We don’t know exactly when, but we know that WordPress 5.0 is coming. And when it does, there’s likely to be things that break across WordPress sites worldwide, especially eCommerce sites.
Now, I’m here to tell you not to panic, but rather to prepare. WordPress is changing, but it’s changing for the long-term better, and web designers and developers that prepare for it will put businesses in the best position to minimize any negative initial impact on websites upon the changes.
That’s our goal.
So, we’re preparing, rather than panicking.
Here’s how we’re starting. And here’s what you can do:
1. Set up staging environments: (we recommend you ask your Web Developer about doing this). If you’re on a Managed WordPress environment, it’s something that a non-technical content manager can do with the push of a button – read here how.
Also, if you’re on a Managed WordPress environment, which many of our clients’ sites are, you’ll be getting automatically updated to WordPress 5.0 core and notified by us of the change as it’s happening.
2. Try Gutenberg: Acknowledging and TRYING the most publicized and readily available / publicized change coming in WordPress 5.0 according to the WordPress community – GUTENBERG. We’ve got a lot on Gutenberg here, including how to install the Gutenberg Plug-in now and see how it may benefit your website and content management.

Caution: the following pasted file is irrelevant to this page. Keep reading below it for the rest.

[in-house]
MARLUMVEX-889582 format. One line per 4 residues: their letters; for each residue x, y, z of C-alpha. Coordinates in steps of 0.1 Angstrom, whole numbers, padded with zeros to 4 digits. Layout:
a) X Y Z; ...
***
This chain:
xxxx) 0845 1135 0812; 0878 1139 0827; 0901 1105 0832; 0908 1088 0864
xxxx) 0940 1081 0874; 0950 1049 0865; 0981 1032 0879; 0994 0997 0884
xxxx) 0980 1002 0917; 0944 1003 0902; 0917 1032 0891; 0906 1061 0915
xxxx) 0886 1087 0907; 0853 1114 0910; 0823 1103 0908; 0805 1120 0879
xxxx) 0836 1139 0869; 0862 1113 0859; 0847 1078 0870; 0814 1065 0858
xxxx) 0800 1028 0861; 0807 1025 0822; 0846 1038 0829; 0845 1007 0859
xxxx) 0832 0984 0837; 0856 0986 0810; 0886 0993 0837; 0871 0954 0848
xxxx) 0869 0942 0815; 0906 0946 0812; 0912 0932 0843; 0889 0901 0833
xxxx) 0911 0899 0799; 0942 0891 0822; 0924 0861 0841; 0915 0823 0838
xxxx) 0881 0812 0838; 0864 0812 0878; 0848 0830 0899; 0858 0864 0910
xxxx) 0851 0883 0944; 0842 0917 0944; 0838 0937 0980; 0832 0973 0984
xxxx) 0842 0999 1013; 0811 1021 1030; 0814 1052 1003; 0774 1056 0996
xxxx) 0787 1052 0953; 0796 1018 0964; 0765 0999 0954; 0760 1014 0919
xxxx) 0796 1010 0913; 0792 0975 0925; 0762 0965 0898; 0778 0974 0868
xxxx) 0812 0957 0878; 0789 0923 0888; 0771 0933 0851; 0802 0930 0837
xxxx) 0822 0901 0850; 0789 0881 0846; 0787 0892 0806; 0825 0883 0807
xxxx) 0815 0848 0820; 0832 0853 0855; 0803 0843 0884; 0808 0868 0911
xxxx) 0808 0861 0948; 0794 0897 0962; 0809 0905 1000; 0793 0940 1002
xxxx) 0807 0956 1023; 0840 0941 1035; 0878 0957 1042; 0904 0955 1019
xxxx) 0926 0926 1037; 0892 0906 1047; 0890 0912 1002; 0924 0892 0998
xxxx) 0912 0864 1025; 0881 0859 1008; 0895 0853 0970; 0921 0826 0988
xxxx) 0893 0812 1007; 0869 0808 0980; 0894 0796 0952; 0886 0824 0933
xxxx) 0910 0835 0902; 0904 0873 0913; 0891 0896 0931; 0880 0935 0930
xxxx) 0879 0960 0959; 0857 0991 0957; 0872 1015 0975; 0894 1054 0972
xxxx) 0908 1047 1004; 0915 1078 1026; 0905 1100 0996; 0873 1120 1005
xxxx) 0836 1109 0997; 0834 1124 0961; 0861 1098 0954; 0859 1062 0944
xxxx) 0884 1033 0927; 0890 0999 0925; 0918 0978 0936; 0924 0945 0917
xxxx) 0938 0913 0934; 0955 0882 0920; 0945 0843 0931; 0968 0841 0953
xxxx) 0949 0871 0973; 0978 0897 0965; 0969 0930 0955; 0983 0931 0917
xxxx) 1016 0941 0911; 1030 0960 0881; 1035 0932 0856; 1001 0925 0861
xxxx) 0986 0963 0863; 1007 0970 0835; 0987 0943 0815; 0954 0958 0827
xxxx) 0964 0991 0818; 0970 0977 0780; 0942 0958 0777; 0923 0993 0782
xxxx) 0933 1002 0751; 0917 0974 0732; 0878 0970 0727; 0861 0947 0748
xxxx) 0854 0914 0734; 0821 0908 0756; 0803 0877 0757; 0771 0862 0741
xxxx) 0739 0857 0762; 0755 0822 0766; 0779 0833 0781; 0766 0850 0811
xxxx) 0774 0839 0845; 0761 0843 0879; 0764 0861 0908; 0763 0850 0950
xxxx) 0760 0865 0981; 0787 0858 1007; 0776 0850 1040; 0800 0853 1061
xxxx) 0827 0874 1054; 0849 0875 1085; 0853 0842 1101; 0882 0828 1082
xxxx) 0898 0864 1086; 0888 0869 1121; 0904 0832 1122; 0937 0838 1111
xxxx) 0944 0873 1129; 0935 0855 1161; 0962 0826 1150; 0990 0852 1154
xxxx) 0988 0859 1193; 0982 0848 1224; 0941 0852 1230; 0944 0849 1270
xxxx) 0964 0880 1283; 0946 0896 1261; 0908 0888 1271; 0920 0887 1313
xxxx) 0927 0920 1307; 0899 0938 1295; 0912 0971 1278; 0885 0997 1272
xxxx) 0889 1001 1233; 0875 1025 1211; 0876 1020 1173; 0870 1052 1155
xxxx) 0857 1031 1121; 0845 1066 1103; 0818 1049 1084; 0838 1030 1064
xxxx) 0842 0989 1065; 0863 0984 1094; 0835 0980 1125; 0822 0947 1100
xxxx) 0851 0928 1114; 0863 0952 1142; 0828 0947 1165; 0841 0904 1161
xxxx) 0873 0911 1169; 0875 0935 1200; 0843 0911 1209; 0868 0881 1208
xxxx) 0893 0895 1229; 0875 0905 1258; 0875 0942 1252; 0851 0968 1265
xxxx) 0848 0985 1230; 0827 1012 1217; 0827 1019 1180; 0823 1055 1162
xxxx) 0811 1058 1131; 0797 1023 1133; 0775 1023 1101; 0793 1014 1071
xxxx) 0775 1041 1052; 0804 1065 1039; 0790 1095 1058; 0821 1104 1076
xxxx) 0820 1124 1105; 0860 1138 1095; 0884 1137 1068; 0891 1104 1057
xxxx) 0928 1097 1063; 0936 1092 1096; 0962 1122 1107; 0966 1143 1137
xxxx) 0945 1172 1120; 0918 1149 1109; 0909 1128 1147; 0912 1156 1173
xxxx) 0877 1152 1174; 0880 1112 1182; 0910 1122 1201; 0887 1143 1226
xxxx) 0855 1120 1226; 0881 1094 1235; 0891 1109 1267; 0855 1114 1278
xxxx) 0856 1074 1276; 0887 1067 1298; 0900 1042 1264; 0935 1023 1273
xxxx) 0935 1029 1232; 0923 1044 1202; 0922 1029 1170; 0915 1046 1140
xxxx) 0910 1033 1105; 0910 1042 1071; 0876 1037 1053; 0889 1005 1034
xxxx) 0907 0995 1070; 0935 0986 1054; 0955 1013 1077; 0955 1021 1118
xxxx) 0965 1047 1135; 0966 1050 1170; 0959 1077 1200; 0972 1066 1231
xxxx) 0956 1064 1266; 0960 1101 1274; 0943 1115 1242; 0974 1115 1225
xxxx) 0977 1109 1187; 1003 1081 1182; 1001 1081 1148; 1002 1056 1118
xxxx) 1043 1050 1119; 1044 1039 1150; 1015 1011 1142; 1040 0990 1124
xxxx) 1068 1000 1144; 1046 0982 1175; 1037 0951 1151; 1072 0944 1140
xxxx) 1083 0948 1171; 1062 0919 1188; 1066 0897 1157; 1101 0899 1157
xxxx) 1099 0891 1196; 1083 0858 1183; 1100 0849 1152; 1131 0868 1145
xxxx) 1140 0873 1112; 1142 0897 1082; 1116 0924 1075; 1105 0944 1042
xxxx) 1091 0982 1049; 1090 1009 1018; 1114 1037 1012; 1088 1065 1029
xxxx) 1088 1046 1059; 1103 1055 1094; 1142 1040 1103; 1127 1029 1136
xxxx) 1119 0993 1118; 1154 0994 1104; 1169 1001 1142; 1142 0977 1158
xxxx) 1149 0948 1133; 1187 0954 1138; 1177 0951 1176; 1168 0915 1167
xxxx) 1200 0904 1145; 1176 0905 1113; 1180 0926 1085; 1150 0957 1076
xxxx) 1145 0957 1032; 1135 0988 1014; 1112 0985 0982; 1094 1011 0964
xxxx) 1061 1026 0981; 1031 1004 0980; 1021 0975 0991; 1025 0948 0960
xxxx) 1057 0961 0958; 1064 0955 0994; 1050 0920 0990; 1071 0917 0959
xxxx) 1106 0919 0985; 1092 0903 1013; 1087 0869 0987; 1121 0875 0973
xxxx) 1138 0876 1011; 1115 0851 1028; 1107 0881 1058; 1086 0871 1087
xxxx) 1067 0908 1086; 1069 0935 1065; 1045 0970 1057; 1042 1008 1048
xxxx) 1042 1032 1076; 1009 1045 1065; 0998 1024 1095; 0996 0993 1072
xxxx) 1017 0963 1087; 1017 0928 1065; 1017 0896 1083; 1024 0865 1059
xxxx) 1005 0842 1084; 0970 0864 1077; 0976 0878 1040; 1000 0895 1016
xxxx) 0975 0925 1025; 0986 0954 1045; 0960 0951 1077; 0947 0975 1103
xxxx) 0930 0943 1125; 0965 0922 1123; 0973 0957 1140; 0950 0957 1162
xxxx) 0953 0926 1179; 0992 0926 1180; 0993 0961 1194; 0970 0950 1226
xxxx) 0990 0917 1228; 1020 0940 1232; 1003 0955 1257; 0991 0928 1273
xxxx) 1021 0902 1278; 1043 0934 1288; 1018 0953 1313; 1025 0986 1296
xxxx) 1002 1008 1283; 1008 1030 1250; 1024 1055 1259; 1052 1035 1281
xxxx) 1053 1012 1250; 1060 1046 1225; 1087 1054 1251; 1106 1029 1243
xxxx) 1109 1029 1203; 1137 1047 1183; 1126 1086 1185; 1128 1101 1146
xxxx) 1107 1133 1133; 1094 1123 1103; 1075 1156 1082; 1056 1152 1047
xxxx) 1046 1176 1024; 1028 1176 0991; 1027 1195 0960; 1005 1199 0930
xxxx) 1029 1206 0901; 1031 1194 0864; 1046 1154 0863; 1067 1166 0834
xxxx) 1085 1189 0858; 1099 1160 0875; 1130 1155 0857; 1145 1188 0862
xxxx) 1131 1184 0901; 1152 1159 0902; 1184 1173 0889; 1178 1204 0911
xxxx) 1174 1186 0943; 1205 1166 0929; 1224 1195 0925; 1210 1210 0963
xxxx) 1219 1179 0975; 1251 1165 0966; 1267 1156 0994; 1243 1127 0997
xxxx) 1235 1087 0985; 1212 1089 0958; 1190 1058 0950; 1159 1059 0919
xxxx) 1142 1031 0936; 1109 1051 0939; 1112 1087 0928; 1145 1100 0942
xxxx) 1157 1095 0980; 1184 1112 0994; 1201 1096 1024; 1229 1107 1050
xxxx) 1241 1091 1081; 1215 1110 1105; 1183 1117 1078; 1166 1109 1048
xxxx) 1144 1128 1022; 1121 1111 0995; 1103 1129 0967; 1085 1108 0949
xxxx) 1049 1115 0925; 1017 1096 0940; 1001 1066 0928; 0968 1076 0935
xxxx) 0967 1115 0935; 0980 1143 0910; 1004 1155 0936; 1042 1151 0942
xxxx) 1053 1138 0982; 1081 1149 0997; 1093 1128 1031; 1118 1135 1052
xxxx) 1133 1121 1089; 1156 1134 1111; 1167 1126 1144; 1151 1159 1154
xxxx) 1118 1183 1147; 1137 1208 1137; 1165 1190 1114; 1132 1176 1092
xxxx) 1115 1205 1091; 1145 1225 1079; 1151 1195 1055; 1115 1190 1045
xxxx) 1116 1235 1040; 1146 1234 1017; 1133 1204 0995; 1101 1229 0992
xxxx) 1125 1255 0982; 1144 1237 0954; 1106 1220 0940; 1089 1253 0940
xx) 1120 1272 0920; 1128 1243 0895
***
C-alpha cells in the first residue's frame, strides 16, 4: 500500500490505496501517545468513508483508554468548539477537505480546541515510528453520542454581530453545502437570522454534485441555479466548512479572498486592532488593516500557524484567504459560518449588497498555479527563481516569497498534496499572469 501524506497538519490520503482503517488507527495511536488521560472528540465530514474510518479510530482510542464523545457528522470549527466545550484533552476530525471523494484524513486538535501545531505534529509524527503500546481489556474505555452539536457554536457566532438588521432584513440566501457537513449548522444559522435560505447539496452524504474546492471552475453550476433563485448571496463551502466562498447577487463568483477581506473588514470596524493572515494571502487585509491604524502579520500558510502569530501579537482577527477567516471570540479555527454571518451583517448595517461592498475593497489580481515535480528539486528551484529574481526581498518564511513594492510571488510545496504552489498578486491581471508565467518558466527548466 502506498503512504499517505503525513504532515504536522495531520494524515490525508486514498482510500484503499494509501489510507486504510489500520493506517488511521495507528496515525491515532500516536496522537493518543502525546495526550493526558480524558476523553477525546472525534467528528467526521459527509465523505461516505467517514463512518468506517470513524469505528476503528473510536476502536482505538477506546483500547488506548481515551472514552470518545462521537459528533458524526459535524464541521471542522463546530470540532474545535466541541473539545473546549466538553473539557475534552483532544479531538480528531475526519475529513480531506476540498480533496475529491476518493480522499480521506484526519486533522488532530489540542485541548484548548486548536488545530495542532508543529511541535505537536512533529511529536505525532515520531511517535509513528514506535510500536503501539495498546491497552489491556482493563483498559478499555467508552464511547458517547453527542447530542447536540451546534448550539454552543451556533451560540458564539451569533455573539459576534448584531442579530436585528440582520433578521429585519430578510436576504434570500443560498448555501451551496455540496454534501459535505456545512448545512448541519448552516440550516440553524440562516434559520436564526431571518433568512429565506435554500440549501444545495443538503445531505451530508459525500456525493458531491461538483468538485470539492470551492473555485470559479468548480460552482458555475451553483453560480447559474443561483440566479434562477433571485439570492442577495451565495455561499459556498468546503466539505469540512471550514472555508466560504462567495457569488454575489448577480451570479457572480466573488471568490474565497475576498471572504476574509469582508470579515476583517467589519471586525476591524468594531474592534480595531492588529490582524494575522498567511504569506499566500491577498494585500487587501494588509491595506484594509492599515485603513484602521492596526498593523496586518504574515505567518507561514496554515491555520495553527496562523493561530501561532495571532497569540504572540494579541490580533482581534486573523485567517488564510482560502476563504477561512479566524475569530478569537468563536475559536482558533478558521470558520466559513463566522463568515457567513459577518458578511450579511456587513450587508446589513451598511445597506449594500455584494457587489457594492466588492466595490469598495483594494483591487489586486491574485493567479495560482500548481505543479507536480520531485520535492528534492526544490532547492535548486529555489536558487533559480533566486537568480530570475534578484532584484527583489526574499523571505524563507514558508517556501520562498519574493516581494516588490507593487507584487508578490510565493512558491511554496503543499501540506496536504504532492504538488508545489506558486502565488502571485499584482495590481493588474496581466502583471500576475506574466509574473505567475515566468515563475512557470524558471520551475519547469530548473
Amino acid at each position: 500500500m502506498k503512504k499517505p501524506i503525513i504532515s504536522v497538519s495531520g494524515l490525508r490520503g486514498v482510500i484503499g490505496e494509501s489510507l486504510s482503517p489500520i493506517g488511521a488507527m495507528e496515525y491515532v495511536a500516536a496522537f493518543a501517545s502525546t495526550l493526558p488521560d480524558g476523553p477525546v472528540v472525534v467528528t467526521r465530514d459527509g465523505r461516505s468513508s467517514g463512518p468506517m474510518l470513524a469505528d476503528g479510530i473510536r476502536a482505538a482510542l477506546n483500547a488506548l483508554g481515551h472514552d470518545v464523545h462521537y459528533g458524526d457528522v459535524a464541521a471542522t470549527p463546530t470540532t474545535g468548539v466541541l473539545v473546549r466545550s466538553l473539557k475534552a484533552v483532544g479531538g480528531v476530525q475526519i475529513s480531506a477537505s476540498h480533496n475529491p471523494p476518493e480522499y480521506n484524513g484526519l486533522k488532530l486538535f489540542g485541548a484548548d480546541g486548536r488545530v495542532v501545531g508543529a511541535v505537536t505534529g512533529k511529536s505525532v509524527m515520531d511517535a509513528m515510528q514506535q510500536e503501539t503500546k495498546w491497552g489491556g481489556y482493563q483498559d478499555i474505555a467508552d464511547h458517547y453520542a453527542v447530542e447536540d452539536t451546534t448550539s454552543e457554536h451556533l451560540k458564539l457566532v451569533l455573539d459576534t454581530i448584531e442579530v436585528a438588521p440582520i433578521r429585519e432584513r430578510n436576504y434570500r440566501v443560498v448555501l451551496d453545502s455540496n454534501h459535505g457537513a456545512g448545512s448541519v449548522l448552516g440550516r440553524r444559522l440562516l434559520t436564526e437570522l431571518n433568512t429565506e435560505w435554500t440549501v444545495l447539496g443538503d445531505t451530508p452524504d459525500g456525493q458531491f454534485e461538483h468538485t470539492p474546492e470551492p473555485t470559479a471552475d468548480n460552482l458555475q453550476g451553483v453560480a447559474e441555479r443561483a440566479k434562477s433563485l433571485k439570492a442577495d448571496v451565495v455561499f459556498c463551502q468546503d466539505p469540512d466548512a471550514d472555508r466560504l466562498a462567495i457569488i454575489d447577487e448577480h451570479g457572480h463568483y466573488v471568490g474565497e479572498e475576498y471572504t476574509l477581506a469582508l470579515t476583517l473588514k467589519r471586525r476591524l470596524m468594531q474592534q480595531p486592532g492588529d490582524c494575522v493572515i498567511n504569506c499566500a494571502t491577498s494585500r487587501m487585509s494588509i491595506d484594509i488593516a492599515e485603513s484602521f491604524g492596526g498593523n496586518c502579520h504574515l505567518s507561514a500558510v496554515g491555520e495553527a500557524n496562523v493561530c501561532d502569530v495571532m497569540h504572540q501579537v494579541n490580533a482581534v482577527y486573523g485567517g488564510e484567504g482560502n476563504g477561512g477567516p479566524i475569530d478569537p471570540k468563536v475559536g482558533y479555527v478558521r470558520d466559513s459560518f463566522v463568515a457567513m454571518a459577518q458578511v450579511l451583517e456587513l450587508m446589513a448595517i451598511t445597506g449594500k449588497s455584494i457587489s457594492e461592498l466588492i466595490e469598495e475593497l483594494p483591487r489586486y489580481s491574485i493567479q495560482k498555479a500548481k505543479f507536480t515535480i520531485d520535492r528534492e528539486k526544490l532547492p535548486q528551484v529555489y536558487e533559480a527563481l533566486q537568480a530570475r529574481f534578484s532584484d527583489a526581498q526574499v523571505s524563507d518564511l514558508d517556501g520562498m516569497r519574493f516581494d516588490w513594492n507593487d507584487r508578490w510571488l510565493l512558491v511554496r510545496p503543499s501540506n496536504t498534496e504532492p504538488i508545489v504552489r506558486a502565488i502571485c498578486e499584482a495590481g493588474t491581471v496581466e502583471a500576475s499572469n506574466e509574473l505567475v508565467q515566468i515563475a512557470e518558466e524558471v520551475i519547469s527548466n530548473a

3. Audit, Update, Consolidate or Remove Unneeded Plug-ins: Acknowledging that there will be required updates to WordPress 5.0 that will be unanticipated. Themes will break, and so will plug-ins. This is why the staging environments are so important, because right now, if you can audit your WordPress environment and minimize the amount of unnecessary plug-ins that exists / consolidate plug-ins / and possibly even contact theme developers and plug-in developers and ask them how they plan on handling a transition to WordPress 5.0, is extremely wise.
We know that some of the leading plug-in WordPress software development companies, like WooCommerce, Gravity Forms, StudioPress and Genesis (owned now by WPEngine) will be ready and have theme and plug-in updates that need to happen immediately upon switching to WordPress 5.0.
4. Contact Your WordPress Theme Developer: This is different from your Web Development Company. Some of the most well known WordPress theme development companies including StudioPress and ElegantThemes; and one of our personal favorites, Kriesi, surely are preparing. Check who developed your theme, and contact them about what a WordPress 5.0 update looks like for them.
And if you need our help with any of this and what a free WordPress Plug-in/Theme Audit in preparation for a WordPress 5.0 update, email firstname.lastname@example.org or fill out the form below.
FYI, shortly after I wrote this, I ran it by my dev teammates. The following was suggested… “If the client tests Gutenberg and the site is broken for any reason, they can go ahead and install + activate the Classic Editor plugin on their production site. By default it will hide all GB functionality from their site and keep them in the existing editor while still retaining other benefits of staying up-to-date.”